Cuban exiles in Miami feel let down after a year without Fidel
IANS Sunday 29th July, 2007
The euphoria seen in Miami after Cuban leader Fidel Castro's first-ever
transfer of power to his brother Raul has turned into outright
disappointment one year after the handover.
On July 31, 2006, Miami was boiling with activity: Fidel had
'temporarily' given up power to undergo surgery for intestinal bleeding.
Exiles in Little Havana, Hialeah and other parts of Southern Florida,
carried Cuban flags, honked their car horns and shouted anti-Castro
slogans, along with symbolic expressions like 'Viva Cuba' and 'Libertad'
Others celebrated by the restaurant Versalles and its surroundings - a
meeting point favoured by Cuban exiles - until late into the night and
over the following days as the news spread like wildfire.
The jubilant mood has since changed.
'There has been a sort of let down, because people always expected that
when (Fidel) Castro was no longer directly in power his absence would
provoke more solid symptoms of some change in the country,' said Ramon
Saul Sanchez, leader of the Democracy Movement.
The transfer of power in Havana led many in Miami to cheer, thinking it
was a historic moment that would pave the way for the inevitable
transformation of Cuba. But Sanchez believes Raul Castro has done little
to open up the country.
'(Fidel) Castro is no longer directly giving orders ... But the same
crude policy continues, of repression against the civic opposition in
the country,' Sanchez said. 'In fact, dissidents have been jailed,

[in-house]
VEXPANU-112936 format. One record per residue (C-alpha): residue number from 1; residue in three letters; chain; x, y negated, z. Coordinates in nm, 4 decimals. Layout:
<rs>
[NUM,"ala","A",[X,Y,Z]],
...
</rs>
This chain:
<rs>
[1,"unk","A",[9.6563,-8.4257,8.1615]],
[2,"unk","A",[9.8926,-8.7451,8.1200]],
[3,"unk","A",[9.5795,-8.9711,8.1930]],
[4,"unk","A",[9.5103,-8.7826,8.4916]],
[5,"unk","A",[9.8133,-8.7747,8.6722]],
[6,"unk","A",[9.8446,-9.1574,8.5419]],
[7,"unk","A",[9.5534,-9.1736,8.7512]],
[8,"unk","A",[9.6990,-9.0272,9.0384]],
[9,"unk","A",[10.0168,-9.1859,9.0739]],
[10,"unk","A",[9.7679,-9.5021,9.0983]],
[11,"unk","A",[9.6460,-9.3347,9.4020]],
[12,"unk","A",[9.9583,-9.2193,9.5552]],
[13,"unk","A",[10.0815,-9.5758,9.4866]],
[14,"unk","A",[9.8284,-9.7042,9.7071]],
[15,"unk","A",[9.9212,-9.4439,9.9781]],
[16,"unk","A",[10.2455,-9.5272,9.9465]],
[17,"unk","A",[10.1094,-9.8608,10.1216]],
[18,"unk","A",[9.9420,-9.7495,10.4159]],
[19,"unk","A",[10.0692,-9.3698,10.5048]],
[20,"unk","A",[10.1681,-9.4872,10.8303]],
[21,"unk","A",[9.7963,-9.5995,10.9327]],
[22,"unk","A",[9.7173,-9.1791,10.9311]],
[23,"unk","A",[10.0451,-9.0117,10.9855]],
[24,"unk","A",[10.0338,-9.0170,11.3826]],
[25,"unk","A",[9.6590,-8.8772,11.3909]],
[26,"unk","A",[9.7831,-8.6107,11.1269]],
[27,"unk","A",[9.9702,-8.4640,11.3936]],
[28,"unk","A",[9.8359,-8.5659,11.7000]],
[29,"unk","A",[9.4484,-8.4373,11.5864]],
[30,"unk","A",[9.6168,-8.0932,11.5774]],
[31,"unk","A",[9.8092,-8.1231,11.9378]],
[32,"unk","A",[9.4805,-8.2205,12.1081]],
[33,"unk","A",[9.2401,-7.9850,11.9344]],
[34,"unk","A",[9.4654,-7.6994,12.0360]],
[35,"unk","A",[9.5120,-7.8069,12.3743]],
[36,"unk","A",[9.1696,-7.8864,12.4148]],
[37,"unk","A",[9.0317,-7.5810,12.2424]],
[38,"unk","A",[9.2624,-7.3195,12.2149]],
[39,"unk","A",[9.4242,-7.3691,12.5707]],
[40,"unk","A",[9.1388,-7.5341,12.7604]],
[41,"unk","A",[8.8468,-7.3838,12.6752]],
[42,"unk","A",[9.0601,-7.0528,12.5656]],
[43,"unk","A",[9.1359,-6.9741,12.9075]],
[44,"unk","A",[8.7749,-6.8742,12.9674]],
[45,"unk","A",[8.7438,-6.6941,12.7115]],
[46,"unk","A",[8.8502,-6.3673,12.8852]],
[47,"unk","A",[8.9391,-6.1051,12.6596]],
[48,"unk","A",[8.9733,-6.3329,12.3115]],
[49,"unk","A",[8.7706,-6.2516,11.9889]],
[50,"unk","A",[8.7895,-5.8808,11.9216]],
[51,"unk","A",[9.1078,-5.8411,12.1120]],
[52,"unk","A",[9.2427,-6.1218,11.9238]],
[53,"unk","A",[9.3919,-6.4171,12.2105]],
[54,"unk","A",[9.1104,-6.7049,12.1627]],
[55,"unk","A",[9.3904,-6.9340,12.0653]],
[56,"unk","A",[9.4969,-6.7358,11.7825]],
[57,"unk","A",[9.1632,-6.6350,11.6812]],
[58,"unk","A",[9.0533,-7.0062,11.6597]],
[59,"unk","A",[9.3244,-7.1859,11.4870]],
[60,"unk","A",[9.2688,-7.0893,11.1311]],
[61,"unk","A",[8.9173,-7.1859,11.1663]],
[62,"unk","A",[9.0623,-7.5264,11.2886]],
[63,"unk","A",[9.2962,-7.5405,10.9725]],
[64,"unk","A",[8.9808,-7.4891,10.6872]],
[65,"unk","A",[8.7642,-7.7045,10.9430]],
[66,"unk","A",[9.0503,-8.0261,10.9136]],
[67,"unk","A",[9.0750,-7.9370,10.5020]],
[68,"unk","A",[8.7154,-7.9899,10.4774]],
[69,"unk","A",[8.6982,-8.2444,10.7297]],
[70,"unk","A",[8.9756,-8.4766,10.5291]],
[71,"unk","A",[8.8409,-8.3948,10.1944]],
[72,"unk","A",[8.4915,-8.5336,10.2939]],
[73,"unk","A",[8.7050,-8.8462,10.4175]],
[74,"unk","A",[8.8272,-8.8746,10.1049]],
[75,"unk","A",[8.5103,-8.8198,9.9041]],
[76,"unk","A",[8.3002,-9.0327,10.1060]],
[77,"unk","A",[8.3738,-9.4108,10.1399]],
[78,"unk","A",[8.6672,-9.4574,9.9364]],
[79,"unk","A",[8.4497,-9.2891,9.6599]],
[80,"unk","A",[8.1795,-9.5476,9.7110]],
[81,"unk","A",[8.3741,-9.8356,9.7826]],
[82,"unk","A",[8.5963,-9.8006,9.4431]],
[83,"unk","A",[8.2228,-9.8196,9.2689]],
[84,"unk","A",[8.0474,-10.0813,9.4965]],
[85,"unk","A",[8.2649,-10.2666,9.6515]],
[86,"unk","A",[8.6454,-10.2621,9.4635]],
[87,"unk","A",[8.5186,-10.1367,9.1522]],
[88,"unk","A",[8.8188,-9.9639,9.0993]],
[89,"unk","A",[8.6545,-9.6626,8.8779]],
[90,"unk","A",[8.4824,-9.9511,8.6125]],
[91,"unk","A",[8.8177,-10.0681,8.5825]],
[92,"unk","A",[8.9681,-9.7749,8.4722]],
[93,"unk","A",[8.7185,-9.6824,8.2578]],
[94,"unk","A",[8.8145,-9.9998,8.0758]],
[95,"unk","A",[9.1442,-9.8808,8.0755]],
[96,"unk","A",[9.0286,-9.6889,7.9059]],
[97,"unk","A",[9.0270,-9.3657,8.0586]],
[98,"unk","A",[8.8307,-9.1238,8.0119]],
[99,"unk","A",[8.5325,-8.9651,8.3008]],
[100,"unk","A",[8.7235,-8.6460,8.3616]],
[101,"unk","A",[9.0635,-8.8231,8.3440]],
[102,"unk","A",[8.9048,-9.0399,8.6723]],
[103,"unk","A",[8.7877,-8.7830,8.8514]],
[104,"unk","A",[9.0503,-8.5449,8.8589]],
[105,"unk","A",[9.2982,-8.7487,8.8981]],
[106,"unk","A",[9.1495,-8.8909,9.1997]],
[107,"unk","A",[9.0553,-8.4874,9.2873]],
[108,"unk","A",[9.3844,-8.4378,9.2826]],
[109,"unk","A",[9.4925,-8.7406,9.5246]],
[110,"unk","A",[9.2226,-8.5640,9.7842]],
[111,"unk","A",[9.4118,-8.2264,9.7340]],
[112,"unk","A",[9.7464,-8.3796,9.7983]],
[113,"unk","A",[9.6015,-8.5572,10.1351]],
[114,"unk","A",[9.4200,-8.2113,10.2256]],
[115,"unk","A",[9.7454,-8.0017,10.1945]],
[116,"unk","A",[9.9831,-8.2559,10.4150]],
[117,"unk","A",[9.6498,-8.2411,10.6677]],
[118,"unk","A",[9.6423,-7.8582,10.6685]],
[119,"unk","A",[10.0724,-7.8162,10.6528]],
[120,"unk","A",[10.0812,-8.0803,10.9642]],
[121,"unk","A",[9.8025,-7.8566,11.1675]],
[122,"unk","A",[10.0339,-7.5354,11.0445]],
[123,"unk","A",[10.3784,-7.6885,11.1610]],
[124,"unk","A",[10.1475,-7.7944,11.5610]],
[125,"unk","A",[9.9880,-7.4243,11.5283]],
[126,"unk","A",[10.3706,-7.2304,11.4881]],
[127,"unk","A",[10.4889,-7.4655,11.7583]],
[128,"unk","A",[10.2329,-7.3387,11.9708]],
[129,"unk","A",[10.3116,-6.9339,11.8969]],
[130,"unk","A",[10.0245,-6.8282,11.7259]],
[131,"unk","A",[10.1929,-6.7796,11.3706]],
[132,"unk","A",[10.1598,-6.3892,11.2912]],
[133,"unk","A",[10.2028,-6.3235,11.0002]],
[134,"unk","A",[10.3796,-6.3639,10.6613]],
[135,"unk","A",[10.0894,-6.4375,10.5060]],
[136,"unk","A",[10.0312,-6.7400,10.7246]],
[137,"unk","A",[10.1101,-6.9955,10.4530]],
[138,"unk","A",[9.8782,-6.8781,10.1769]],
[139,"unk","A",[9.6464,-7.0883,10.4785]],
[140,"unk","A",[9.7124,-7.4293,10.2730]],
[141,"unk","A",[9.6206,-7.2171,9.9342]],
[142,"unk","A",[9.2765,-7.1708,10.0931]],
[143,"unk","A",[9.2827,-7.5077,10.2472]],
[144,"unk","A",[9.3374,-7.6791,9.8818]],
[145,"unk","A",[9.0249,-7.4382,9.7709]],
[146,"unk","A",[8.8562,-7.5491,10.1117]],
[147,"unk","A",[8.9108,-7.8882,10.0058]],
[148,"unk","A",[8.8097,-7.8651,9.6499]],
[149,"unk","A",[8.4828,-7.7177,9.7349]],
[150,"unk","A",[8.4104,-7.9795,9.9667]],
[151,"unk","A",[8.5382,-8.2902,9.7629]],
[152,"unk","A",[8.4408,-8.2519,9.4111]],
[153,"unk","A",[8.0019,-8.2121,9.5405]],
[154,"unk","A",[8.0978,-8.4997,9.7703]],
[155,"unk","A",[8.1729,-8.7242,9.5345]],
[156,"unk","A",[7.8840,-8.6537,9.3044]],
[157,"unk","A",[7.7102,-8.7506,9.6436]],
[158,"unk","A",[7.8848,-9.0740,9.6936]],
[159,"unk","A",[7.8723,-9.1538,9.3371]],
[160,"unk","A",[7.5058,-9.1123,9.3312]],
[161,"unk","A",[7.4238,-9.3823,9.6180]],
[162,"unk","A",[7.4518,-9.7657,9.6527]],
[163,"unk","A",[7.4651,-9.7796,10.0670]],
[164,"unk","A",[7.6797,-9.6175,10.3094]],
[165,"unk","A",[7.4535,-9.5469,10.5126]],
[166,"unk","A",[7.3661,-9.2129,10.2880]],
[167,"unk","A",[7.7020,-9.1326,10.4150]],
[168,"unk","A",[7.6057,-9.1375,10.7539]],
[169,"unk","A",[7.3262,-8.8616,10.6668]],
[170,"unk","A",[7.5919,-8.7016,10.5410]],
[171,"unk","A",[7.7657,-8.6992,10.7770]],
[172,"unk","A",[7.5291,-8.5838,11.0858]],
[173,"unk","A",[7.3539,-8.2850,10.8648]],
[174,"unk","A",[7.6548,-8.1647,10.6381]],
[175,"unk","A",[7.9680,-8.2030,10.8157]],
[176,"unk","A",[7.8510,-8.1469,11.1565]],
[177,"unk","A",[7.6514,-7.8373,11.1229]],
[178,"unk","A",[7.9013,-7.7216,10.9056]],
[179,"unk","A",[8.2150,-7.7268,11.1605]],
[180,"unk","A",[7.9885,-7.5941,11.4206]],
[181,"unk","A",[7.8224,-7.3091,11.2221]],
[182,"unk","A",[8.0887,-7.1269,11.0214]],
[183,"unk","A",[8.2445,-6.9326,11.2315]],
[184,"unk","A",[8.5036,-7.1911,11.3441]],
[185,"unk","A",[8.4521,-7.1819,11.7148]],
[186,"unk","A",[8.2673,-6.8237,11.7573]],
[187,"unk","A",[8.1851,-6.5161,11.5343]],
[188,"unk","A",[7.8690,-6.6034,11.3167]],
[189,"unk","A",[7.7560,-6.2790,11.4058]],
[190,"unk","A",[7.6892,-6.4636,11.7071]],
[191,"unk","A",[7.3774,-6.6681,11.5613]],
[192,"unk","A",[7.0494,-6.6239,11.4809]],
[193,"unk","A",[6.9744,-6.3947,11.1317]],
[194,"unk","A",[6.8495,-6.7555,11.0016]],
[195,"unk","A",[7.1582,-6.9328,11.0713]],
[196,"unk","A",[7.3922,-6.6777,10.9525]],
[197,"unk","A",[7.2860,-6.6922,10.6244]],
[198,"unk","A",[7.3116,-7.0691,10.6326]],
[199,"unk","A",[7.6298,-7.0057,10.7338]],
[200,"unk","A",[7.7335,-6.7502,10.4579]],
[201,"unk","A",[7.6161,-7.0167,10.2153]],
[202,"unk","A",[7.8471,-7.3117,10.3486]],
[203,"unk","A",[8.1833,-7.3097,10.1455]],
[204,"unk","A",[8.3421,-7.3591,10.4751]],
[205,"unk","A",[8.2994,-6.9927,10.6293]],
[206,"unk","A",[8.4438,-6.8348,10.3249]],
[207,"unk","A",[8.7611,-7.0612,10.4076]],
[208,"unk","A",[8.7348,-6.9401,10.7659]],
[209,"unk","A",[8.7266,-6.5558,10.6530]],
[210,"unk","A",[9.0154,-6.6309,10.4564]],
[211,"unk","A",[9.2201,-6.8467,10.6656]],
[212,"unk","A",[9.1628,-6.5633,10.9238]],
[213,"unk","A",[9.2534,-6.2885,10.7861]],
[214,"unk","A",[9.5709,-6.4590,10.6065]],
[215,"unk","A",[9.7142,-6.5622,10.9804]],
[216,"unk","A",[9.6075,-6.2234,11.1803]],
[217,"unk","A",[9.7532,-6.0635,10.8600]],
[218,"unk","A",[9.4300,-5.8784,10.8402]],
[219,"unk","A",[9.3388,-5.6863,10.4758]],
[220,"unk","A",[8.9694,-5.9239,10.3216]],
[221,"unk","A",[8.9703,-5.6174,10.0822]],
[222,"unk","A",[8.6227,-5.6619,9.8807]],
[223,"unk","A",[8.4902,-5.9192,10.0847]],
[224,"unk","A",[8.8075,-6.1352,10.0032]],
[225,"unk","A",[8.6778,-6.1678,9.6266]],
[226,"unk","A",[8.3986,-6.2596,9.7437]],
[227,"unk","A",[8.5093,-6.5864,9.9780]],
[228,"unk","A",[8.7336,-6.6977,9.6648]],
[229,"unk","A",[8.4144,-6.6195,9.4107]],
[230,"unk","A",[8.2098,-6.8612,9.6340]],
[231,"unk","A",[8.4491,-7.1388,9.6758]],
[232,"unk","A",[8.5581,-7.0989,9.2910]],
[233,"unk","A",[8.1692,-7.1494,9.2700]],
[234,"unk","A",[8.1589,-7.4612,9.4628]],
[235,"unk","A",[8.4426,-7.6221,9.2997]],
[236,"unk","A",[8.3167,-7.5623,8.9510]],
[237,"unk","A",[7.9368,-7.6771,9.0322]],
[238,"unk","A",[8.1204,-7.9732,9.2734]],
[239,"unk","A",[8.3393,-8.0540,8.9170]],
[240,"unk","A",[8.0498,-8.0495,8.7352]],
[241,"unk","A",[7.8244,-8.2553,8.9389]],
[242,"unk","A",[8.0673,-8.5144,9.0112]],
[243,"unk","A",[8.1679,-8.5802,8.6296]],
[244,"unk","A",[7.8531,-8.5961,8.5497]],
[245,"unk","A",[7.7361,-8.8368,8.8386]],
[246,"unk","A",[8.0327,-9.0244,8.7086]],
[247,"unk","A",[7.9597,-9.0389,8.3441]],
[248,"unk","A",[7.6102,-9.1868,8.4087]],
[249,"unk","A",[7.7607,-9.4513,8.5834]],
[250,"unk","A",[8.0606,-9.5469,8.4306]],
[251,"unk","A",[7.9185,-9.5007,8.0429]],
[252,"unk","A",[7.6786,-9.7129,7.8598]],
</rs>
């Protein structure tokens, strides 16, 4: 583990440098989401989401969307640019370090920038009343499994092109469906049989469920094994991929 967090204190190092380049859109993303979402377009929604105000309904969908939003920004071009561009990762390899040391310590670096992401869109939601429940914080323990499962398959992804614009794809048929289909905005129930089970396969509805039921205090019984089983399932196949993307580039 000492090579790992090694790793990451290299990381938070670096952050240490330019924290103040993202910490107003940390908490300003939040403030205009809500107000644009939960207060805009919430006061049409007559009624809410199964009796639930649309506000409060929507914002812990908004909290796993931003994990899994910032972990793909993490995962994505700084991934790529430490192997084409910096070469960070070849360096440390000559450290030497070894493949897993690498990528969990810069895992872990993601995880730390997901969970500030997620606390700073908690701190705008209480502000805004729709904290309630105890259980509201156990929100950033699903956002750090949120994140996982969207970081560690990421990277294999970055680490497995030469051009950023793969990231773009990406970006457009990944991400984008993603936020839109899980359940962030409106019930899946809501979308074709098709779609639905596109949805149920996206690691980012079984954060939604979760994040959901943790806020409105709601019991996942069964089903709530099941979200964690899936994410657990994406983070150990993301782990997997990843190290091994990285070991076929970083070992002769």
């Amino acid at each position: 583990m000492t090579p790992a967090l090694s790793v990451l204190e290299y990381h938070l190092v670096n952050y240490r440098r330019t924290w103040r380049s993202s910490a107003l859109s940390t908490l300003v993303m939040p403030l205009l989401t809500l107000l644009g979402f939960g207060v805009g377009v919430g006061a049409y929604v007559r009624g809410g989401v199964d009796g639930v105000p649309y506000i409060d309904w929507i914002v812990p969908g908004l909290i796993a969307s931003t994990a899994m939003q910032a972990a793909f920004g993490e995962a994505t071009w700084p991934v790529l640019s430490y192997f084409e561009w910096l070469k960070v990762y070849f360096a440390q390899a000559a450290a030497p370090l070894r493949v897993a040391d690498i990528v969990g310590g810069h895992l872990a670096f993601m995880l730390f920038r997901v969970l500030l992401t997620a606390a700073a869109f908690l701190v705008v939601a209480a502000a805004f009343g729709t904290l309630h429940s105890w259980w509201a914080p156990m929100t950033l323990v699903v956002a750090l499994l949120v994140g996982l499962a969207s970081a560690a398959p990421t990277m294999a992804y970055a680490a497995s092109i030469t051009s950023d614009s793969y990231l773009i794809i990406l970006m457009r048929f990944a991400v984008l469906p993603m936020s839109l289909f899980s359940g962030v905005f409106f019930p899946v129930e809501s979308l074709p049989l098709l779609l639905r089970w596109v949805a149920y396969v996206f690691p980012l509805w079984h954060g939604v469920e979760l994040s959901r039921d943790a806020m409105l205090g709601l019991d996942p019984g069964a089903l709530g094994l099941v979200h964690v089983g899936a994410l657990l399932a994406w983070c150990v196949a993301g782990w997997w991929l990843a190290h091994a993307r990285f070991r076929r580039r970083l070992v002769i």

repudiation acts continue, so the iron policy against the peaceful
opposition has not died down.'
Twelve months have gone by since Fidel Castro underwent surgery, yet on
both sides of the Florida Strait life goes on as normal. The 80-year-old
Cuban president has made no public appearances and speaks only through
the occasional video and articles in the state-controlled media.
But anti-Castro activists are not ready to give up hope just yet.
'We still think that this process is irreversible for this regime by
now. I mean, the deterioration is going to continue. Those of (Fidel's)
generation, who have done so much harm to Cuba, are going to disappear
gradually,' said Sanchez.
Sanchez has fought for the rights of Cuban exiles in the US and went on
hunger strike several times in protest of the return of Cubans found at sea.
'Over 50 years the Cuban government has not managed to rejuvenate the
revolutionary project it championed and never accomplished, because in
Cuba there is really only a dictatorship that keeps the people in huge
scarcity,' Sanchez said.
'And although there have not been changes in Cuba, for us it is the
beginning of the end of that tyranny which will force Raul to carry out
reforms when Fidel Castro is not on the Cuban scene, due to internal and
external pressures,' he added.
The civil rights activist said that if the Cuban government does not
introduce reforms that help the Cuban people, 'conditions can worsen in
such a way that they lead to a social explosion with incalculable
As Miami's Cuban exile community looks toward Cuba with one eye, they
watch the United States with the other. There too, exiles see a danger
in the fact that more and more people are speaking against the
decades-long embargo the US has kept in place against Cuba.
While the embargo still stands, voices have risen over the past year
against sanctions and in favour of opening up trade with Cuba. Another
attempt to soften the embargo was defeated Friday in the US Congress.
Tomas Robaina, of the Domino Network association, said he recently
travelled to Washington to 'inform' members of Congress of those fears.
'We have to remind (the US) more than ever of the atrocities that are
committed in Cuba. We feel that outside Miami there is not as much
understanding,' Robaina said.